I hope spring is kind upon you! We’ve been having snow up here so far.
There’s this type of emptiness
that echoes in the chambers of my heart.
It rings loudly of mistrust and betrayal;
a tell tale sign of my troubled past.
And off I went, doing only what I knew.
Building walls that were topped with spikes
but leaving a sign in the front and old furniture that read
Free! Take Some!
People would try to peek and see what I was guarding
so I whispered to my luscious plants
(mostly to myself)
“We don’t need anything else except what has been given”
Until you came in and said hello not to pass the time
or to wait for a better option.
You said hello and waited upon my response.
“Hello” I said.
I hesitated to call you friend, but found resonance in my soul
as you pointed out that my plants were on the verge of death.
I hesitated to call you true, but found recognition in my mind
as you fixed my faulty gates and I allowed you beyond the boundaries.
I hesitated to call you as yourself when you accidentally dug too deep
as you were pulling out the weeds, preparing my yard for flowers.
There’s this type of fullness
that rings in the chambers of my heart.
This poem is written as an ode to everyone who has difficulties trusting people due to circumstances that have happened in their life whether it be a betrayed friendship, someone blowing you off or someone losing something of yours. Whatever it was, it hurt you.
I decided to use the metaphor of a house to illustrate trust with gates being the physical manifestation of trust, closing and pushing things away. The plants could be your personality or your experiences because they require proper care in order for it to thrive. In the second stanza, the narrator mentioned free furniture. That could either represent people taking what isn’t necessary from me for themselves or the narrator is able to put on a facade on the outside, but on the inside, it’s a different story.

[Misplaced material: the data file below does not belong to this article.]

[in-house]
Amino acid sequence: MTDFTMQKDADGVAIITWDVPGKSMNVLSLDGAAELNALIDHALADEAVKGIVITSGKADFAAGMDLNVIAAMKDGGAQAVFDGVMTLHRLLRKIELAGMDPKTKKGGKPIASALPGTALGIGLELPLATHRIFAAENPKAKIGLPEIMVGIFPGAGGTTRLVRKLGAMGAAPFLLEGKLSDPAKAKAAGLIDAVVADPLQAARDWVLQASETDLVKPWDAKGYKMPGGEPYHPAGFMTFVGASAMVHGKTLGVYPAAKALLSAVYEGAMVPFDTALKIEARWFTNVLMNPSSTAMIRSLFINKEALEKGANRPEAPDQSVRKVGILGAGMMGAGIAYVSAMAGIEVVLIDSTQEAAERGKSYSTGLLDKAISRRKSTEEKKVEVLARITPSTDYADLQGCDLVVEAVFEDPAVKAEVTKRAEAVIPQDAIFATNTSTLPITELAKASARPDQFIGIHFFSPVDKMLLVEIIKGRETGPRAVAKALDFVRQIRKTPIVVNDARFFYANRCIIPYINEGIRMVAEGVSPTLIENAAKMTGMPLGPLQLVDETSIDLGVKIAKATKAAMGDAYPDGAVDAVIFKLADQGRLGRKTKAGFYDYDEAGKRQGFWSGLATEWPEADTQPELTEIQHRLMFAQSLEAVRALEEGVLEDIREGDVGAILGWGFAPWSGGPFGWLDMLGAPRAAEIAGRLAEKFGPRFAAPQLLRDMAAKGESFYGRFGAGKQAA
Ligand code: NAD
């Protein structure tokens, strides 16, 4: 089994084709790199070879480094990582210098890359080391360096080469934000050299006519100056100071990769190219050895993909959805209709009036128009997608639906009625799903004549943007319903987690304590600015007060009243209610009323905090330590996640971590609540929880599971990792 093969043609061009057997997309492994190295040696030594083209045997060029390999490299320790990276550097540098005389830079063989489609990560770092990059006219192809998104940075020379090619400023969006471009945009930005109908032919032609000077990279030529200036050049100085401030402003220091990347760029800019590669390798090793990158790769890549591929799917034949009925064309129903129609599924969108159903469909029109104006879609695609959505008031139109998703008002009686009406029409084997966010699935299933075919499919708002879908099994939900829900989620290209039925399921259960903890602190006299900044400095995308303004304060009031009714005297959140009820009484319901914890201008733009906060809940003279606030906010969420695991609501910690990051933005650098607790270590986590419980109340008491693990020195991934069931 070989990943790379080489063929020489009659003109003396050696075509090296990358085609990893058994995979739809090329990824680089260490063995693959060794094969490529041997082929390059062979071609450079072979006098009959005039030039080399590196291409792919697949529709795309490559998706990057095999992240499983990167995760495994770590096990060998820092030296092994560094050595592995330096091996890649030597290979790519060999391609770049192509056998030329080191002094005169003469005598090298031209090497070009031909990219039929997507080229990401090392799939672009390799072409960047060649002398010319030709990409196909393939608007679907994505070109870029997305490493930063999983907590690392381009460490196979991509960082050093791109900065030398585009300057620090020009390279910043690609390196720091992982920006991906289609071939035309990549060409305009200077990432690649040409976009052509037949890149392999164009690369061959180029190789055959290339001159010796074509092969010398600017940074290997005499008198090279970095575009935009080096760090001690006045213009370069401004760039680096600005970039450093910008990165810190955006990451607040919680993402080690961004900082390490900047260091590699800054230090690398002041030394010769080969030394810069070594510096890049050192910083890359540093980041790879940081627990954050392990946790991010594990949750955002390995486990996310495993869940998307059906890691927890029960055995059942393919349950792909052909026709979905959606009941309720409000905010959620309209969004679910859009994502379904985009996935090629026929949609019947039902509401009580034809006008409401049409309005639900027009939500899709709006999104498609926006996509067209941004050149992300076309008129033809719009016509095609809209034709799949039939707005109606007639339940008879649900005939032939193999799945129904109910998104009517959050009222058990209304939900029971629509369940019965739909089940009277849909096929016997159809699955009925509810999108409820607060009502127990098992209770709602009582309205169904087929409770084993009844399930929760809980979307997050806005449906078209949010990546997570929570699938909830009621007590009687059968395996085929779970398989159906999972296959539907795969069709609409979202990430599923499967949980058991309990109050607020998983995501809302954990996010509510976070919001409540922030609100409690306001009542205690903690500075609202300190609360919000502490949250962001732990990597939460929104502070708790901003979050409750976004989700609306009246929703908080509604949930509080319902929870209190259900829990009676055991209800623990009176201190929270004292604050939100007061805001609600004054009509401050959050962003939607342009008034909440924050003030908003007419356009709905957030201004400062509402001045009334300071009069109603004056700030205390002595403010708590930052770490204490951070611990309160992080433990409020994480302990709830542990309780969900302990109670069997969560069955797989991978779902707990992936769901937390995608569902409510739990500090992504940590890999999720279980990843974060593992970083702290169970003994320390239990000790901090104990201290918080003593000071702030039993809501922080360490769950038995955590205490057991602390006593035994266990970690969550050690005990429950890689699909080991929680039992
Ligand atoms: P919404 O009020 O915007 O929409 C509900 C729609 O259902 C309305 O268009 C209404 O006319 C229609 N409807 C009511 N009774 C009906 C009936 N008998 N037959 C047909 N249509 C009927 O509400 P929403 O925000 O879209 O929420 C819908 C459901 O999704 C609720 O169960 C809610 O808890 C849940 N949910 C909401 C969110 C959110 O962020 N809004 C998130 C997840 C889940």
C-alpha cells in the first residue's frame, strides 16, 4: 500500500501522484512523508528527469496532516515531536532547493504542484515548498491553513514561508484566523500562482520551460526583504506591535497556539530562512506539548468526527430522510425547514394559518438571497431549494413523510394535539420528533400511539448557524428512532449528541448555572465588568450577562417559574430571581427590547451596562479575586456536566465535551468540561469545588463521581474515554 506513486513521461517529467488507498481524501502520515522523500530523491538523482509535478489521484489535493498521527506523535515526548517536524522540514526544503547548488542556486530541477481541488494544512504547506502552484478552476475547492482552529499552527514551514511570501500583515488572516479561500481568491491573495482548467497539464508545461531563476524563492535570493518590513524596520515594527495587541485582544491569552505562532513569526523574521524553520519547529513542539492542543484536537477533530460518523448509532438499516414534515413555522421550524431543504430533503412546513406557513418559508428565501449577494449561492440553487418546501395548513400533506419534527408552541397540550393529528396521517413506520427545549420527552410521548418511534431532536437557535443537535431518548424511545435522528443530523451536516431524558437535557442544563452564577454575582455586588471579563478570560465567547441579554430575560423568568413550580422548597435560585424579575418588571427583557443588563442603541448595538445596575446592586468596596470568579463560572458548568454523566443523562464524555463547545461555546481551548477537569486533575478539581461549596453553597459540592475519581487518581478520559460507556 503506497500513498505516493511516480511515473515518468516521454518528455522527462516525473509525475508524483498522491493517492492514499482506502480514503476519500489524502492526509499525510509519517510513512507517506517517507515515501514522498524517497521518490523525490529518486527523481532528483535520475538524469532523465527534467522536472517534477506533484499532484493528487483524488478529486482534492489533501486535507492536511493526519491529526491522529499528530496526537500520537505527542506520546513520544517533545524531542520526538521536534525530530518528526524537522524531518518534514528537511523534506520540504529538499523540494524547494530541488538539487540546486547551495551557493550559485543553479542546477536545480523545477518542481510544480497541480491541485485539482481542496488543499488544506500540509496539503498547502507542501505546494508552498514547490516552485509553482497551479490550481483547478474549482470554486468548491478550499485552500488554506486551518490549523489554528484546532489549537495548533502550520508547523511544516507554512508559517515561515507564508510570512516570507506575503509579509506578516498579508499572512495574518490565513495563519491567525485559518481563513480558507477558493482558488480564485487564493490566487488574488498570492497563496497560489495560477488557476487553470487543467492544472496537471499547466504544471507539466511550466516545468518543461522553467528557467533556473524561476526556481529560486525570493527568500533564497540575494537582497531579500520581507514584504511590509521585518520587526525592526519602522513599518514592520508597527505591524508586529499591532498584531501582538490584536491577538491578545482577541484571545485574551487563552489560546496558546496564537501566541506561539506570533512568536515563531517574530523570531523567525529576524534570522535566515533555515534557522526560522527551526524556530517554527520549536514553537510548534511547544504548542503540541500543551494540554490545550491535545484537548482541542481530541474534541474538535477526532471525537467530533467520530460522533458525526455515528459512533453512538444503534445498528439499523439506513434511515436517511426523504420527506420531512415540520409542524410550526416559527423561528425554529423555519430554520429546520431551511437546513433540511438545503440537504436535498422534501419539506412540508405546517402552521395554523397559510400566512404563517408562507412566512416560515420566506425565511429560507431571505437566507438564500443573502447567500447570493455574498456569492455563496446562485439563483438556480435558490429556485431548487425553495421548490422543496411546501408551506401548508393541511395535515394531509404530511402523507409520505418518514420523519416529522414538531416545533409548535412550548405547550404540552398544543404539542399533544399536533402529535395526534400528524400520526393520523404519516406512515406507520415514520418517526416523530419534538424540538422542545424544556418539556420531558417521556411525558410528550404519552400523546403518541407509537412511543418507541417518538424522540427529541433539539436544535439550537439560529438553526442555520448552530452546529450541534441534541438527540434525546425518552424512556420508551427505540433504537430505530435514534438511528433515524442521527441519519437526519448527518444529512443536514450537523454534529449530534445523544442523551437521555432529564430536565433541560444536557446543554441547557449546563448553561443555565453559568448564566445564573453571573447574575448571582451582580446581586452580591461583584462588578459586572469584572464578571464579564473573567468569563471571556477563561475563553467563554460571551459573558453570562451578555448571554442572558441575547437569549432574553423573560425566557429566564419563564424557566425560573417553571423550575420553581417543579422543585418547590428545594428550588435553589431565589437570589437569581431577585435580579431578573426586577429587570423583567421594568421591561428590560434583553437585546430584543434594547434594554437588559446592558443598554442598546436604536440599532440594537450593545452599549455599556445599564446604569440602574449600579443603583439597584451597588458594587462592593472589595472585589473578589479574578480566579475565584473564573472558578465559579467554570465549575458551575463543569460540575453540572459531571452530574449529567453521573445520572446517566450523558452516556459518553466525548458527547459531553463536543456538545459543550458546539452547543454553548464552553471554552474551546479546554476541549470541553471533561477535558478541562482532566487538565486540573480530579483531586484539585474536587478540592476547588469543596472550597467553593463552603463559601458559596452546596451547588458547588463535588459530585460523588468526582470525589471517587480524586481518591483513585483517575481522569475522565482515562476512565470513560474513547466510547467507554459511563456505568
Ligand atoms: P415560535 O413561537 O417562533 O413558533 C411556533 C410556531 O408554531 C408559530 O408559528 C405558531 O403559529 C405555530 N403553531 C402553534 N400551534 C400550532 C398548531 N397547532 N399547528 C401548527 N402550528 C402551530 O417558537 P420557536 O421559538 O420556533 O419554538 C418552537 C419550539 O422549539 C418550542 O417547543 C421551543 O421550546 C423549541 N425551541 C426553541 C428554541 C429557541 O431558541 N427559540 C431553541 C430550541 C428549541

Things start to change when the narrator meets someone and they literally and figuratively begin to break down the walls and earn their trust. The narrator thinks they’re doing well, but in reality, they aren’t but that someone is able to care for them and help them get better and changing them for the better. Sooner than later, the narrator begins to trust that someone even after many trials and errors including critic, hence the pulling out the weeds to prepare for flowers.
In the final line and stanza, it’s clear that the narrator is finally content with themselves, the ultimate goal because of how I paralleled it with the first stanza. It signifies a journey with a solid beginning and conclusion.
Well, I hope you enjoyed this poem!